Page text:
Torqued: Are We Doomed To Repeat Past Mistakes?

 - July 5, 2016, 9:56 AM

May 11 marked the 20-year anniversary of the ValuJet crash. For those who are too young to remember ValuJet, it was one of the many low-cost start-ups that sprang up in the years after deregulation encouraged new entrants into the airline business. Most started and failed. While safety concerns surrounded many of these low-cost carriers, the crash of ValuJet Flight 592 into the Everglades 10 minutes after takeoff from Miami International Airport shined a bright light on some of those safety issues.  

The ValuJet crash is personal for me; I was the Board Member who chaired the NTSB public hearing for that accident. As many of you know, the NTSB holds public hearings on major accidents, those that have significant public interest or where significant safety issues may be involved. ValuJet was a major accident that not only had tremendous public interest but also raised many safety concerns, particularly with regard to the safety of so-called “low cost” carriers, a concern that continues to this day. At the public hearing, testimony is taken from experts in various relevant fields so a complete and accurate factual record can be developed.  That record then becomes the basis for the NTSB’s probable cause and contributing cause determinations and the recommendations it makes to the government and the industry to prevent future accidents.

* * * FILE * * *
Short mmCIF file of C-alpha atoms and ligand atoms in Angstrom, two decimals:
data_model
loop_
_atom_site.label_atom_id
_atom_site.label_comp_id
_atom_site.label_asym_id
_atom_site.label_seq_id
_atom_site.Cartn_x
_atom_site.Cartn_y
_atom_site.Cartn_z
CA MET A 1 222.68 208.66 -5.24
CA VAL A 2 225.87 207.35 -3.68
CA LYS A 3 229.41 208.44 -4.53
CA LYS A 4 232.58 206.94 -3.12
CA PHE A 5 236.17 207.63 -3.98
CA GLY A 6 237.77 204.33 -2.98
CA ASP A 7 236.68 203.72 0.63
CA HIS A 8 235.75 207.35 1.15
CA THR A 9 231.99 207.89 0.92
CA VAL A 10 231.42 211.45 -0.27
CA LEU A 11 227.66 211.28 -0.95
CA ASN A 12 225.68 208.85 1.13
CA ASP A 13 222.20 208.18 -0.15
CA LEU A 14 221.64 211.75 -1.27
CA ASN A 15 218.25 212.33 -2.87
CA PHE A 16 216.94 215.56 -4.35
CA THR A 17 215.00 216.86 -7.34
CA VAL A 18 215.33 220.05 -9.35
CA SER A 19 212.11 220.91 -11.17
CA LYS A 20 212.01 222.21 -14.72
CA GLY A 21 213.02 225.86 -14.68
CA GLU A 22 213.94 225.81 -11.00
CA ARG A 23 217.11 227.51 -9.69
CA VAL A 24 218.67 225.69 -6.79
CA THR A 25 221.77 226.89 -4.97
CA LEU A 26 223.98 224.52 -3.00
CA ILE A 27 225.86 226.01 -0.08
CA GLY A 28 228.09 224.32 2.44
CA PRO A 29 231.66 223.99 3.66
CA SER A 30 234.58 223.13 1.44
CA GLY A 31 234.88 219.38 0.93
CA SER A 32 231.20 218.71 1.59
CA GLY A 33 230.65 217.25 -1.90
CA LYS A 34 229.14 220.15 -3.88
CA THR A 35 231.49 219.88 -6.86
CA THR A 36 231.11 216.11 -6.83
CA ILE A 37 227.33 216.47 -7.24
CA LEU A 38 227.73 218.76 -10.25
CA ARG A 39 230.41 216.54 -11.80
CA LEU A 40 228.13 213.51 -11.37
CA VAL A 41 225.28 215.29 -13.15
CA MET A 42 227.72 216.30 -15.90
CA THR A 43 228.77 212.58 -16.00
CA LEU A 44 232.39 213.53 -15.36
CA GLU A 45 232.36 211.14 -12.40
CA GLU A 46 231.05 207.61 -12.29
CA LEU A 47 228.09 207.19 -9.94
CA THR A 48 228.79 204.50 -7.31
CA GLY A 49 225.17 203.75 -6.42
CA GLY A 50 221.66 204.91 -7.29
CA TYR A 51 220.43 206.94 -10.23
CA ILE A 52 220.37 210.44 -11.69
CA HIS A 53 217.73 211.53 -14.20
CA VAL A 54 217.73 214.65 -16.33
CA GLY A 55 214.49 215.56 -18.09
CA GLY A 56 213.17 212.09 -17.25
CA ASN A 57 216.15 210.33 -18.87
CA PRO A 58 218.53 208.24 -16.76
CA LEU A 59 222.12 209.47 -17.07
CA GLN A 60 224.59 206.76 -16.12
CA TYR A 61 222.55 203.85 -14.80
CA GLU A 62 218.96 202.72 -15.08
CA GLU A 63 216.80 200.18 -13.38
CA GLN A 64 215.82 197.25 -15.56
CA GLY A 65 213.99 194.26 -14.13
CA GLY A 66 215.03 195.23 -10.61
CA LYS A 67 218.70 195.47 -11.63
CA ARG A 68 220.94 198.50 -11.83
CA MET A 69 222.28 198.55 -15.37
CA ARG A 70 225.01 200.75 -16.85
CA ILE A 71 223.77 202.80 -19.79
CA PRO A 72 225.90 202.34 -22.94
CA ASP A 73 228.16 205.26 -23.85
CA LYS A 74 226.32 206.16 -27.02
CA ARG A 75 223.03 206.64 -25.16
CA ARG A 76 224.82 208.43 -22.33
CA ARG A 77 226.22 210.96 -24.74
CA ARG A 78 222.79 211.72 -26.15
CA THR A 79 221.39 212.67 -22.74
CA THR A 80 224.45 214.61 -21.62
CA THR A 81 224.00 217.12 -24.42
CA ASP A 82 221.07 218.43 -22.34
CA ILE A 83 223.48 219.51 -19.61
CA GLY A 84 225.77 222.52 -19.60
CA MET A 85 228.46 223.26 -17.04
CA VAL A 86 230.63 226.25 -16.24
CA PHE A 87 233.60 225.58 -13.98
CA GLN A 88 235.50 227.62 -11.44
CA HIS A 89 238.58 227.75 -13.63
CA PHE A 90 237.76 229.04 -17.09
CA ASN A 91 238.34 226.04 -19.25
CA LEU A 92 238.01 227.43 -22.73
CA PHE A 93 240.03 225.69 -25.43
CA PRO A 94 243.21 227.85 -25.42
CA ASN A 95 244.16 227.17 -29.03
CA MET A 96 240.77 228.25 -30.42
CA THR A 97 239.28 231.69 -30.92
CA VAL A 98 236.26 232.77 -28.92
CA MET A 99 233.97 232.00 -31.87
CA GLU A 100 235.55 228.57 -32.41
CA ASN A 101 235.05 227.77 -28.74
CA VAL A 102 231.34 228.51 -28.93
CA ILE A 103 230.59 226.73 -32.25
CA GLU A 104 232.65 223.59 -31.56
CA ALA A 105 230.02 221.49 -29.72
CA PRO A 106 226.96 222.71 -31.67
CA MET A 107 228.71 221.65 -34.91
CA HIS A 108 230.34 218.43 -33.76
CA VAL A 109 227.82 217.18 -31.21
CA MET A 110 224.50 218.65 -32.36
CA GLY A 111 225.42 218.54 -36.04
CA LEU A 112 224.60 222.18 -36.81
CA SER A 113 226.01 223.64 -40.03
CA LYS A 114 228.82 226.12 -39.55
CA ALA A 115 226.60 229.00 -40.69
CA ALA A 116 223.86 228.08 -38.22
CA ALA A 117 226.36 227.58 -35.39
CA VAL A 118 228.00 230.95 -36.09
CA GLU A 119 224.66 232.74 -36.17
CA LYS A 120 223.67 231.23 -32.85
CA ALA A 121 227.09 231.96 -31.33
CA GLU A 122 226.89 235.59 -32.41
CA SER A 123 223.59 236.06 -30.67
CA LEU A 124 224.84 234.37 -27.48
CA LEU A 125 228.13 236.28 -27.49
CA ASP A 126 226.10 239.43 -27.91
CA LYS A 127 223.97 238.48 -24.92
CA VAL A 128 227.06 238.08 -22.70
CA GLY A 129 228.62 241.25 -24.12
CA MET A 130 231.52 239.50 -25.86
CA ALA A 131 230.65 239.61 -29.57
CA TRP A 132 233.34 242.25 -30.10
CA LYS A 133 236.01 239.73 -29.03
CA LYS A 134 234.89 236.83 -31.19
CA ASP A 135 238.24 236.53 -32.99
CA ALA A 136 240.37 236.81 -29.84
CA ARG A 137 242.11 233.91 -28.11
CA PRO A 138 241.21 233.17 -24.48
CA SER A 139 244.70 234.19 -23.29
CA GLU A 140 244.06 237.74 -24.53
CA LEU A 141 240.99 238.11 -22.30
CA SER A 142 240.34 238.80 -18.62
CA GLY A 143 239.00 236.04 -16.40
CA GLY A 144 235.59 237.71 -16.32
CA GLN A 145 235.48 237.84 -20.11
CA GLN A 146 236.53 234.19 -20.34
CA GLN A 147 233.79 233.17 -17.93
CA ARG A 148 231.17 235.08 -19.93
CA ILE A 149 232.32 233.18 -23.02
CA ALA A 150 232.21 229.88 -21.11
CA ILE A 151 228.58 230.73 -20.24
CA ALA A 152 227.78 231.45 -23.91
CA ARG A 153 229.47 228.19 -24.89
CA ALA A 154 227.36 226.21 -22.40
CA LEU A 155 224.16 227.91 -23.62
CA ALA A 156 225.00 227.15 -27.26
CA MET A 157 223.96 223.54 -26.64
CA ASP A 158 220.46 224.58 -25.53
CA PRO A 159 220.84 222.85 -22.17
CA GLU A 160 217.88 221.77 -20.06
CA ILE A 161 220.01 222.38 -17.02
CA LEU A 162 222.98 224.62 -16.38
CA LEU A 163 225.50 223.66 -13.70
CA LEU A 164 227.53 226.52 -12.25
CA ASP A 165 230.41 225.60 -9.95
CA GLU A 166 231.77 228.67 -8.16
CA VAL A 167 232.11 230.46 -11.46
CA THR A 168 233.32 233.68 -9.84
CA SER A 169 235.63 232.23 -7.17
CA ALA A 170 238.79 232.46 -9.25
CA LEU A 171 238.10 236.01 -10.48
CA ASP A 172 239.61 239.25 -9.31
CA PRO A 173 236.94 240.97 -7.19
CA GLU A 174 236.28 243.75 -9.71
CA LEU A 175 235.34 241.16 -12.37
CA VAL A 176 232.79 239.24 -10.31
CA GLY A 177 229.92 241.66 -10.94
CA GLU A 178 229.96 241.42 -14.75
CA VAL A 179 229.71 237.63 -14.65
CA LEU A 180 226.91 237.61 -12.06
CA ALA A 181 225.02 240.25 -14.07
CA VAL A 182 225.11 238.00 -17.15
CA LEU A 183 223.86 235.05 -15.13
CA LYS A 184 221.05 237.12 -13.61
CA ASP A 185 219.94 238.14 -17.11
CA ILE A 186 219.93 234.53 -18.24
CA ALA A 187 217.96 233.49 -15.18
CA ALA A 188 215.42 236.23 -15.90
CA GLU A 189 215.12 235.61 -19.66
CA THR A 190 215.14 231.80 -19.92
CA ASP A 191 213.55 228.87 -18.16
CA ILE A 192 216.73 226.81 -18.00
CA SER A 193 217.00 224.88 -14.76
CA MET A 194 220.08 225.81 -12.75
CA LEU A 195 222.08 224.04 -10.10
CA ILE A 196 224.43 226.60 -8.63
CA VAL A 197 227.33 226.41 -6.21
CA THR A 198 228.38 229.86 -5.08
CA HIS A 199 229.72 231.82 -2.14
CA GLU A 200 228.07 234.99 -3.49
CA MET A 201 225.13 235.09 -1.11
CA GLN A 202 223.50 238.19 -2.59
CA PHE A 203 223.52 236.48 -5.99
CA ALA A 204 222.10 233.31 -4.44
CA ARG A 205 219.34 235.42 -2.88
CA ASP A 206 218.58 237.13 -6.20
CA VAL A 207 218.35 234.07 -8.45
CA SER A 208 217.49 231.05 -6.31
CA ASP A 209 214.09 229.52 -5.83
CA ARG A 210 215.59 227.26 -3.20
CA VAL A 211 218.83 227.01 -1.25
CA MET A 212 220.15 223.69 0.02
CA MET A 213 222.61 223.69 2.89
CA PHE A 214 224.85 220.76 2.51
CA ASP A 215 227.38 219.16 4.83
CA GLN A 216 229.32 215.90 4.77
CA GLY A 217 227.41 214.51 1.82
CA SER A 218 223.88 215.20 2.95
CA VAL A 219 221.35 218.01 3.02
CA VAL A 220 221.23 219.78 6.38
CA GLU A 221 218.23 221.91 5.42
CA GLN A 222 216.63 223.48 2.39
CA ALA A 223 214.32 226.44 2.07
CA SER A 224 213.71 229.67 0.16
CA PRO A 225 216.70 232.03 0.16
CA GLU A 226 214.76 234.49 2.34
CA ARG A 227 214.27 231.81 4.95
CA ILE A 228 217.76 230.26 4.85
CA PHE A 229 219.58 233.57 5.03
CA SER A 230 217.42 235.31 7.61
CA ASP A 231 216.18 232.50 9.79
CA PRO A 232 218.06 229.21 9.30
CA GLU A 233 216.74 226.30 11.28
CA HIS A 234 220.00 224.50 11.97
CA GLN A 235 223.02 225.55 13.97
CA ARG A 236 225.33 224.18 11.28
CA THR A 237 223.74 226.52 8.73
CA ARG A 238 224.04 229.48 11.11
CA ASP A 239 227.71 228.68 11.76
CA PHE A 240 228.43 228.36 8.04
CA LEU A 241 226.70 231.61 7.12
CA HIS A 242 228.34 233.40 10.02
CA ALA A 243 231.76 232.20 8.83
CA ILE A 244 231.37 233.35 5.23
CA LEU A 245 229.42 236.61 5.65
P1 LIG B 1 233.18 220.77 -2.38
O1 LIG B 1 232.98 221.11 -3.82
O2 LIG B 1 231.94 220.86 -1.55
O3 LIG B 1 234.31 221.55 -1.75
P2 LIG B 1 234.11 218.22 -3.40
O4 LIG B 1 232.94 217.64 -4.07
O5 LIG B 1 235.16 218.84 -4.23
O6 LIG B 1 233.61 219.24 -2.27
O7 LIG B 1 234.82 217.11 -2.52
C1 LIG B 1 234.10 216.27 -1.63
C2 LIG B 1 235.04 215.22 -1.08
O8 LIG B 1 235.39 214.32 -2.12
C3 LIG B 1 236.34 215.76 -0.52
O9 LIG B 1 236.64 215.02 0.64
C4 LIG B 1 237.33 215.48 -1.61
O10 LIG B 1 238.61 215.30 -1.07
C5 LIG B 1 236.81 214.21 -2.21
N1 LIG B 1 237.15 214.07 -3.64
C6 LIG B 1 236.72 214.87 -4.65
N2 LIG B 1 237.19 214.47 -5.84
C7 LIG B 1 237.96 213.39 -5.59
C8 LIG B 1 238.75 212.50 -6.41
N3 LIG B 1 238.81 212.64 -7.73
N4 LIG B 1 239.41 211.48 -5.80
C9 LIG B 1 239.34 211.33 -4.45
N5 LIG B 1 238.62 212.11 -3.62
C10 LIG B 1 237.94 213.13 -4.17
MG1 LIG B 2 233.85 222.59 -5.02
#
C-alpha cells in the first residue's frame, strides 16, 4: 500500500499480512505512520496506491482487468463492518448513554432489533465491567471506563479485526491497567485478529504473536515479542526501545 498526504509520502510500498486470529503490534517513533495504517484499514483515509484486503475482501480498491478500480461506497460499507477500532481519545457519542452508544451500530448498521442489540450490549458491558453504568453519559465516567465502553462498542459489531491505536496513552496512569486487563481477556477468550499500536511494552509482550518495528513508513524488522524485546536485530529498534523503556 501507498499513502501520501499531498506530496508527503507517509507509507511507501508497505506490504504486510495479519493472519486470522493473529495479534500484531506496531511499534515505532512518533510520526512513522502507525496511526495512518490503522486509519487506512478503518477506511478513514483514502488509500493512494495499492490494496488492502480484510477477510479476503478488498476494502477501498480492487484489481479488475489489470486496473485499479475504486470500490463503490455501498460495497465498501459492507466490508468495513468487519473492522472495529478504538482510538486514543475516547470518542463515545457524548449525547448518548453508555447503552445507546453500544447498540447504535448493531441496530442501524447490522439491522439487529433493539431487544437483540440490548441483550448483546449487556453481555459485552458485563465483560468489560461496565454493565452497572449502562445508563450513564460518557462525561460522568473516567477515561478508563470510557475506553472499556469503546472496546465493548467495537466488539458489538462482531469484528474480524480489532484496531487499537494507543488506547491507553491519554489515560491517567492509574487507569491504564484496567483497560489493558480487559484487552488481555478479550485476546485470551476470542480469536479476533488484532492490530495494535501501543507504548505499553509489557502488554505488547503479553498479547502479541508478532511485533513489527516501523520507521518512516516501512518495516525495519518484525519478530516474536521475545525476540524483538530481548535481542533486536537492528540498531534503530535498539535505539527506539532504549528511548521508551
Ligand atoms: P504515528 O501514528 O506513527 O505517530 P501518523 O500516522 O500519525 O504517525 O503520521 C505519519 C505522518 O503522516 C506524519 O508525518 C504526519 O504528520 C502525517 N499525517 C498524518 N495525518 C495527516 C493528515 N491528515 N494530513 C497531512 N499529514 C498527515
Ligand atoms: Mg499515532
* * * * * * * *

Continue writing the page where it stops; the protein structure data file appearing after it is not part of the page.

The hearing also serves as a way to provide answers to the families and friends of the victims who want to know what happened and why. While testimony is taken from many experts, the public usually doesn’t hear from the friends and families of the victims, many of whom bear silent witness to the proceedings. As the Board Member chairing the hearing, I did get to know some of the family members of the victims of that awful tragedy. And around each anniversary, even this many years later, I still get calls and messages from them. Their grief may be less raw today, but the pain and memories of that day remain. For some, more than anything, they want their loved ones not to have died in vain. We owe it to them to make sure the lessons of ValuJet are not forgotten.

The Takeaway from the Crash

As with the anniversary of other aviation tragedies, this has been a time for me to reflect on what went wrong with ValuJet and what lessons we need to remember as an industry lest we are doomed to repeat the same mistakes. For sure, we don’t always learn the first time; I have investigated many an accident where the mistakes of the past were not learned, with tragic consequences. Sometimes it seems that with the passage of time, we forget the lessons even when they are written in blood. With the ValuJet anniversary and with questions being raised almost daily it seems on two low-cost carriers, I thought reviewing those lessons from the past would be worthwhile.

So what are the lessons? The probable and contributing causes of the accident–the result of a fire in the cargo hold that started from one or more improperly carried oxygen generators–were many. The probable causes were determined by the NTSB to be: failure of a maintenance contractor to properly package and identify the oxygen generators that started the fire; the failure of ValuJet to properly oversee the maintenance contractor; and the FAA’s failure to require smoke-detection and fire-suppression systems in the cargo hold. Contributing causes included the FAA’s failure to adequately monitor ValuJet’s heavy maintenance program, including oversight of its contractors, the agency’s failure to properly address prior oxygen generator fires and ValuJet’s failure to properly train its employees and contractors on its no-hazmat-carry policy.